OPINION: Voting not a reward, but a right with Prop 17

Produced in collaboration with City College history students

Proposition 17

Proposition 17 restores voting rights upon completion of a prison term. Canva graphic

City Times Staff, Editor

The below opinion piece was created in collaboration with students in the history classes of Professor Susan Hasegawa.

Proposition 17 amends the Constitution of California to allow U.S. citizens who are on state parole for a felony conviction the right to vote. This would also allow for these citizens to participate in elections.

 This proposition has its roots tied to the beginning of California’s Constitution, which listed a myriad of exceptions that would not allow a person to vote. In 1979, Californians voted to amend it, only disqualifying citizens who are imprisoned or on parole for a felony.

People of color tend to be the ones convicted of felonies, which makes voting disproportionate to the population. Proposition 17 would amend this. 

Those who are against Proposition 17 argue that this is not a fiscally responsible move and point to the fact that these people may be citizens, but are people who have committed violent and terrible crimes.

These citizens who have served prison time may have committed serious and violent crimes, but they are still forced to pay taxes. 

We (as American colonists) could not fathom paying taxes to a government that would not represent our human rights. Those who turned against Britain were rebels, outlaws and tyrants. 

Here in California, in the year 2020, why are we continuing to be hypocrites to our fellow Americans? Rather, we should allow these citizens on parole, with violent crimes, to vote. A government that takes our money should take our votes. 

Jasmyne Baker
History major

Proposition 17 restores voting rights upon completion of a prison term to people who have been disqualified from voting while serving their prison term.  If it is passed, it will cost the state and counties hundreds of thousands to register new voters and send out information and ballots. This is less than 1% of the state’s current General Fund budget.

California currently does not allow parolees who were convicted of a serious crime to vote.  That means that for an average of three years, a person is not allowed to vote after serving their time in prison.

Around 50,000 people are on parole in California right now.  The current system disproportionately affects people of color in California, stripping them of their right to vote. In past iterations of voter suppression for formerly incarcerated individuals, the loose language of the law was vague, left open to interpretation, and often used against people of color. 

Looking for more information on Prop. 17? Visit the City Times’ Voters Guide to the Prop 17 here.

Proposition 17 opponents say that this will hurt the families of the victims of the convicted people.  They also argue that parole is a process that determines if the individual is ready to re-enter society so they should not be given all the privileges of society until they can do that.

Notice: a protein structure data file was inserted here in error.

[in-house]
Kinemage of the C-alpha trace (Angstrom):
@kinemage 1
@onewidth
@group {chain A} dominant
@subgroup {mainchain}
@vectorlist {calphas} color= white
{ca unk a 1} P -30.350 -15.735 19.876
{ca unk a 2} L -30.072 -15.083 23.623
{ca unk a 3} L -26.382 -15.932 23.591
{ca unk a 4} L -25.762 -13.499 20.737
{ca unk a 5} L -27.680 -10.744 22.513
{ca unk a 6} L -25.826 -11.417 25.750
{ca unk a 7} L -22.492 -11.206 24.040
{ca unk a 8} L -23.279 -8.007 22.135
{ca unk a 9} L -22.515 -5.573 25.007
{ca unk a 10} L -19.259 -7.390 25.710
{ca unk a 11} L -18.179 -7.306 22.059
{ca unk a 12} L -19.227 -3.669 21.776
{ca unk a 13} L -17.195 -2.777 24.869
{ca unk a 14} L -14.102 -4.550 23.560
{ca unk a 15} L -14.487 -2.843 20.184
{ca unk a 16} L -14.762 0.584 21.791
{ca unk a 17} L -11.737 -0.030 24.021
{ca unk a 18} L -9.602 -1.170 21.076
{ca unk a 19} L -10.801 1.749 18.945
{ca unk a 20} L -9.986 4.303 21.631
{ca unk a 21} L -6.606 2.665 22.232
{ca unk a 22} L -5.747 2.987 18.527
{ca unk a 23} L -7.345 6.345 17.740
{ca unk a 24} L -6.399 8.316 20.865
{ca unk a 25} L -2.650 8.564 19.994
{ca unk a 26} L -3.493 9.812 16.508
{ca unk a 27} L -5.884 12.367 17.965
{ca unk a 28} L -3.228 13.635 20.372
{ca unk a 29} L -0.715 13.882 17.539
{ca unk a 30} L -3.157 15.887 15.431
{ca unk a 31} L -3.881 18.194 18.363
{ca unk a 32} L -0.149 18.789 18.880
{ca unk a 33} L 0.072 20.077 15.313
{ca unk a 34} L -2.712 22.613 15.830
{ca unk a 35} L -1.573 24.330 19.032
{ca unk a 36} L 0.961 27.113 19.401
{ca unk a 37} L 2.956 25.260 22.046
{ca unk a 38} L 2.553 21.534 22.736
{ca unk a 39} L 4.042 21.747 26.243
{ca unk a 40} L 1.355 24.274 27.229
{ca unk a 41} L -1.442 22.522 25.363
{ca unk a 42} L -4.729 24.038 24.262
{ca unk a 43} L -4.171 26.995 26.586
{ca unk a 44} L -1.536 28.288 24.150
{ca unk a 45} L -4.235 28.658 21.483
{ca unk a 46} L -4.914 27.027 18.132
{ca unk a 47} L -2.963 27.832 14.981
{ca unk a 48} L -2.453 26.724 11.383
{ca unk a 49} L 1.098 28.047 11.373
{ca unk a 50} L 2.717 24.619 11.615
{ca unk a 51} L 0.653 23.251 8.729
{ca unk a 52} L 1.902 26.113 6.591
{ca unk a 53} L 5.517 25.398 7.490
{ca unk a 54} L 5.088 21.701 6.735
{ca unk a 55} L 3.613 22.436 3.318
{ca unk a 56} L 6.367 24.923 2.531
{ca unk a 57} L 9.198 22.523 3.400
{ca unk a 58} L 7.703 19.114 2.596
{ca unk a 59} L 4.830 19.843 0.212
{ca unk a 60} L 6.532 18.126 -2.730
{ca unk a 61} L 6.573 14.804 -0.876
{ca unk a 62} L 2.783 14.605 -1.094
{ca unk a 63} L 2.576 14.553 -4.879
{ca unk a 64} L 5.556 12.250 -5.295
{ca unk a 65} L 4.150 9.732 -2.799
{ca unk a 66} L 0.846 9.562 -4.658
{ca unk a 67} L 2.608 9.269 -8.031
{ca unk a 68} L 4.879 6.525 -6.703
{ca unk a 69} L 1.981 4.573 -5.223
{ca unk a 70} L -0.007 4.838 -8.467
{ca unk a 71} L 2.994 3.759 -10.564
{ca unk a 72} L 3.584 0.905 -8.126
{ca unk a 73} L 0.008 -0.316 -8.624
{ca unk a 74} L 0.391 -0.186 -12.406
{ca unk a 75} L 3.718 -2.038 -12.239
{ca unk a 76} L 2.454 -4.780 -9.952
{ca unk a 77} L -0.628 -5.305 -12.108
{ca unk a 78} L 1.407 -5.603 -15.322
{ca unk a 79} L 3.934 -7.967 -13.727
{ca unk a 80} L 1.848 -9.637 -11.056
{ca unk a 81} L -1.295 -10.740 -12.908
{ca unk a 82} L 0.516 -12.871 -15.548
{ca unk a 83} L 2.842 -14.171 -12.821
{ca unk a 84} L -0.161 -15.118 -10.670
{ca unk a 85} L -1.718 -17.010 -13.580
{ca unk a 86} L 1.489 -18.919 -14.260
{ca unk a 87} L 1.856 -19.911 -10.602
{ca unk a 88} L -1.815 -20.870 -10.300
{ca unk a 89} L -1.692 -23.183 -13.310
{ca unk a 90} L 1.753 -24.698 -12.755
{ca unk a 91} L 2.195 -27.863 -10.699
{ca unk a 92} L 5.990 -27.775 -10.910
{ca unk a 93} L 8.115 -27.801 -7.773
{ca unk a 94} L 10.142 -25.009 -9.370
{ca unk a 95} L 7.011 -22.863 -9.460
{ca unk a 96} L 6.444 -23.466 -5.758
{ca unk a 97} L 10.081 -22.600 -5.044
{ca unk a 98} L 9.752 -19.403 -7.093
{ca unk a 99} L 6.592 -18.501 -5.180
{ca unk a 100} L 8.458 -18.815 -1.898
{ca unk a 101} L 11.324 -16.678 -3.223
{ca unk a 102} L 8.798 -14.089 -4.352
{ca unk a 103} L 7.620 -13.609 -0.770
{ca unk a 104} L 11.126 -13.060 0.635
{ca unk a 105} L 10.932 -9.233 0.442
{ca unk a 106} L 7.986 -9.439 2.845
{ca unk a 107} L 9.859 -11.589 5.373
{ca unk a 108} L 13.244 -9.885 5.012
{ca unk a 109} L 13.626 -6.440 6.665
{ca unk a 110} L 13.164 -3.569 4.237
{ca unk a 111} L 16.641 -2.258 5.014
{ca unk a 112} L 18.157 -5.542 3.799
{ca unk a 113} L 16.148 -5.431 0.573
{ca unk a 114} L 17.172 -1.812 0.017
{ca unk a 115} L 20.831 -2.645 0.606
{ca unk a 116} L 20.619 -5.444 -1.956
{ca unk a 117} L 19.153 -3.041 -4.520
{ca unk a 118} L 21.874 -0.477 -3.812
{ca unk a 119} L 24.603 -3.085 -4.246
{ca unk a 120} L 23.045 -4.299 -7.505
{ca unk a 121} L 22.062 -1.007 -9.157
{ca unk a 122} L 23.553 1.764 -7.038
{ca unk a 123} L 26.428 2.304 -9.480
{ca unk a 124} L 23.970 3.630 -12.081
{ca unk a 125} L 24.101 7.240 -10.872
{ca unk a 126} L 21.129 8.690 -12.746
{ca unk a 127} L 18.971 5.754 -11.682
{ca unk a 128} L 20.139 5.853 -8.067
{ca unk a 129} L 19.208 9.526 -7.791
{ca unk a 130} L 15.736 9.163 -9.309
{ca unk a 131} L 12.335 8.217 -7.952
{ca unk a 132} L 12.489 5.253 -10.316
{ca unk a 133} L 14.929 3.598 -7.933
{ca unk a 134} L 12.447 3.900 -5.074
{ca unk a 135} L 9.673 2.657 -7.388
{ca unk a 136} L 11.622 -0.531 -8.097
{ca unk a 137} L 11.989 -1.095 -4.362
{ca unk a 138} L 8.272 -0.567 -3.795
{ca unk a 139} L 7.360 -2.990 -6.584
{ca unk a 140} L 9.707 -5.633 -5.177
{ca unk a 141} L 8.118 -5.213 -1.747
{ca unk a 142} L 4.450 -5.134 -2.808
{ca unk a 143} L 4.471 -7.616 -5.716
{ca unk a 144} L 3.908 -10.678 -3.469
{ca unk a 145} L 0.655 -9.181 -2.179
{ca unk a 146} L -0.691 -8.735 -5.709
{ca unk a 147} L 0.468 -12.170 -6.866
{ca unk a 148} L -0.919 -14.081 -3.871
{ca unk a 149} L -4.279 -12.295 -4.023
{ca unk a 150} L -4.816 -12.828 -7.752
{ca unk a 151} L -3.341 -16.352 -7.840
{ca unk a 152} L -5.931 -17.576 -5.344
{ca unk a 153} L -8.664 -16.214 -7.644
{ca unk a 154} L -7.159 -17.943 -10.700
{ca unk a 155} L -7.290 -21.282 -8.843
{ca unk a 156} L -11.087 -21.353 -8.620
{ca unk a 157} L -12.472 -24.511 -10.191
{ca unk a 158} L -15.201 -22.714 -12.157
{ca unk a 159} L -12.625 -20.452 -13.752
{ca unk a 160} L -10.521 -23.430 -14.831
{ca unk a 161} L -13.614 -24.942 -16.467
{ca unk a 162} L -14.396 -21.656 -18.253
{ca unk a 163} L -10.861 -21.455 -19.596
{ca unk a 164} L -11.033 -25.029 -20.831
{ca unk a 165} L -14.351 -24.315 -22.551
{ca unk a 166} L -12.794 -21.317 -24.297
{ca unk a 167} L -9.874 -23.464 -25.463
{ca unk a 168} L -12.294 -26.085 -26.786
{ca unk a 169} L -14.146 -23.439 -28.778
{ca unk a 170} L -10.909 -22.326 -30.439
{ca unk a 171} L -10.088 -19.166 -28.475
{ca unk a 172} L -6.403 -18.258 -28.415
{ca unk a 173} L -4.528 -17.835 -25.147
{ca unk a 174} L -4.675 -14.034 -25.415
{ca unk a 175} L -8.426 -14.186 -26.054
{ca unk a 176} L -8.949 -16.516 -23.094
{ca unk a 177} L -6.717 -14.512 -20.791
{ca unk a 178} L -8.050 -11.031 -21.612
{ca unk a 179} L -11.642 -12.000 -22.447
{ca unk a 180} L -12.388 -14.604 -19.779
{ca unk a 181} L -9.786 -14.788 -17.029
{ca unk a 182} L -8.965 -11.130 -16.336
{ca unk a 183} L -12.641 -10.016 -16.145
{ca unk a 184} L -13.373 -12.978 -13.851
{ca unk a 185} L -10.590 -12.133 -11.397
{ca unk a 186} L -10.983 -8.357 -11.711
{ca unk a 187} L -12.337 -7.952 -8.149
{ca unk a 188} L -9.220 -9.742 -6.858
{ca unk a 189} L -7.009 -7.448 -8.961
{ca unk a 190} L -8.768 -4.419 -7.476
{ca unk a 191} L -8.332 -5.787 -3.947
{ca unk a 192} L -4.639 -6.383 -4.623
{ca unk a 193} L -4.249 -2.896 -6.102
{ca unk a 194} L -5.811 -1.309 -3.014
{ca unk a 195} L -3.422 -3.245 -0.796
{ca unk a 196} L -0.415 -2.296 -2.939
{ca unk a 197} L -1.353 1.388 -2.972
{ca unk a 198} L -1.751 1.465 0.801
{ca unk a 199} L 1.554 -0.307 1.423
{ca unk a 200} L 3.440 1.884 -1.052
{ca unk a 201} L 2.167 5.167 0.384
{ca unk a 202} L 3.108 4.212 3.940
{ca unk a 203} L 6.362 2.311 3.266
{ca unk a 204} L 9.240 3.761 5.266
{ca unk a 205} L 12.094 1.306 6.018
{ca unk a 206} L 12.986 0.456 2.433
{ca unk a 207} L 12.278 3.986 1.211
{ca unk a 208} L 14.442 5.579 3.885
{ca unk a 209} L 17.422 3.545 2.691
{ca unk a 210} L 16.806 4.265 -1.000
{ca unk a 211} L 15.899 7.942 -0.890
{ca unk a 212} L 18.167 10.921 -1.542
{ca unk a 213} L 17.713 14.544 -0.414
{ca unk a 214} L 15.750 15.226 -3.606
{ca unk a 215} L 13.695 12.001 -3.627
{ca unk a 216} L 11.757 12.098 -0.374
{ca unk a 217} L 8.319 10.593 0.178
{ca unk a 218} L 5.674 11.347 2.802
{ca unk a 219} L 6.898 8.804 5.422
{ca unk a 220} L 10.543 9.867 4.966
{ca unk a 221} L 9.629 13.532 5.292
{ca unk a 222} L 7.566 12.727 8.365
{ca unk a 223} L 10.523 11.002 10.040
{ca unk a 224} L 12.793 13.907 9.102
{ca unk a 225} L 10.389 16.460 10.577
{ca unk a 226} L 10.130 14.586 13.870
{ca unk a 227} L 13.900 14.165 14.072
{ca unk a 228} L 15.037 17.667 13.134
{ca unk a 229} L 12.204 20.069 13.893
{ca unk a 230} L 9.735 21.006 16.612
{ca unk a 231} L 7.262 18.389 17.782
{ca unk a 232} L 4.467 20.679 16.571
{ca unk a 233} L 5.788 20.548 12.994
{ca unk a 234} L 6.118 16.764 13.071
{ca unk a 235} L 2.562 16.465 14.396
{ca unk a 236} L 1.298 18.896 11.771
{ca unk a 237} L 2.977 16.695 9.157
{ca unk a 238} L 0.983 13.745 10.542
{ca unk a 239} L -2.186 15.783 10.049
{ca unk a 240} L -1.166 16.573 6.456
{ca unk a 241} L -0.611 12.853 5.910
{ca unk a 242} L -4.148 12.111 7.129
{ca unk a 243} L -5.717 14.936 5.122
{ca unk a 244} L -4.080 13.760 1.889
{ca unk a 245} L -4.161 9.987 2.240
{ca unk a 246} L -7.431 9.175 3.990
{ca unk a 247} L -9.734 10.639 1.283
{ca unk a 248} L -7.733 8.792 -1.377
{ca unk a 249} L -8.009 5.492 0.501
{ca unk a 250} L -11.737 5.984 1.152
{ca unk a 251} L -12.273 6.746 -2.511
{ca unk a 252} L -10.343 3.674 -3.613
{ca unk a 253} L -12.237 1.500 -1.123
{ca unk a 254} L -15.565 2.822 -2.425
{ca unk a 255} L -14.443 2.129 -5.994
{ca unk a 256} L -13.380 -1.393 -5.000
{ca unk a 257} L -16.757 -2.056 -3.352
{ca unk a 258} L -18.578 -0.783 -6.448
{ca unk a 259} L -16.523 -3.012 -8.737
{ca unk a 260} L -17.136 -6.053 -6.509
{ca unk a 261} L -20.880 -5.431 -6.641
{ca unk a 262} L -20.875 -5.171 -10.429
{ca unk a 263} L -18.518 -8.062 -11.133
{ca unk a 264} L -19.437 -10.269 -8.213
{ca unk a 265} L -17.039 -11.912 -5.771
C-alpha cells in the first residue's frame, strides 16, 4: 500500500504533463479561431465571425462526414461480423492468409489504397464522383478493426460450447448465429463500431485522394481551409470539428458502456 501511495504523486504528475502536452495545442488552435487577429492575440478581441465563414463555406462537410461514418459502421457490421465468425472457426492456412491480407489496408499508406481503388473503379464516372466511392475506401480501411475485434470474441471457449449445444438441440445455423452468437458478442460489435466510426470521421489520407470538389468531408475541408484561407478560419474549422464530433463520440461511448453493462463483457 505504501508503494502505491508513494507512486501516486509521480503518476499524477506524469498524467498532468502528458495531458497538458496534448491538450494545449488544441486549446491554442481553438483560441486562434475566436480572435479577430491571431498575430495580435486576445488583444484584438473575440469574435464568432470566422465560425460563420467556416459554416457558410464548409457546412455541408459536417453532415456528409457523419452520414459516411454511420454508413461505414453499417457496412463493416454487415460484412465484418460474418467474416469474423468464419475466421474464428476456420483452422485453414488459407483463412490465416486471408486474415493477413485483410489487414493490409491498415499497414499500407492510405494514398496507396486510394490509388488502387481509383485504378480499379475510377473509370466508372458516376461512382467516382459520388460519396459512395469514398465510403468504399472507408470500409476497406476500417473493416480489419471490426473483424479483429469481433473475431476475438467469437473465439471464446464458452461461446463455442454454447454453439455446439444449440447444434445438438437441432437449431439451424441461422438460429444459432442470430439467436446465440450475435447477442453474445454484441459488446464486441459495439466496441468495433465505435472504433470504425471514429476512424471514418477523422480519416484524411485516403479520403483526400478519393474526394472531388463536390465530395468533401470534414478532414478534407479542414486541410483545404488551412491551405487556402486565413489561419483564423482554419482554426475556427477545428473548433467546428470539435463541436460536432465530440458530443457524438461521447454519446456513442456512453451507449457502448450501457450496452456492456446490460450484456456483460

Voter suppression has been used to silence the voices of millions of people of color in the United States and the current parole system in California continues to do so.  When people serve their time in prison, have they not paid for their crimes?  Why should they continue to be stripped of their rights when their responsibilities, such as paying taxes, are not also stripped? The act of voting in our state and country is a right that should be taken away from none and this is a step in the right direction.  Vote Yes on Proposition 17.

Nathaniel Larsen
Physics Major

Currently, people on parole/probation or in federal prison do not have the right to vote. Former Gov. Jerry Brown passed a law that granted those in county jail the right to vote. I believe it should be the opposite; while incarcerated you should have that right taken away, and upon starting parole or probation, you should have the right reinstated. 

Many oppose this proposition because they believe that it is unfair for criminals who have committed violent crimes, such as murder and rape, to be given the right to vote. Most believe that they should finish their prison term and parole term and then be granted that right. 

As someone who has been on probation, my right to vote was taken away until I finished my probation term. I believe everyone should have the right to vote because not everyone is a bad person. Some people go to jail for making wrong choices, but that doesn’t define a person. There were many propositions that affected me at the time, and I wish that in that time I had the right to vote in order to make a change in society. Everyone good or bad should have that right. 

Michelle Arellano
Studying Behavioral Science 

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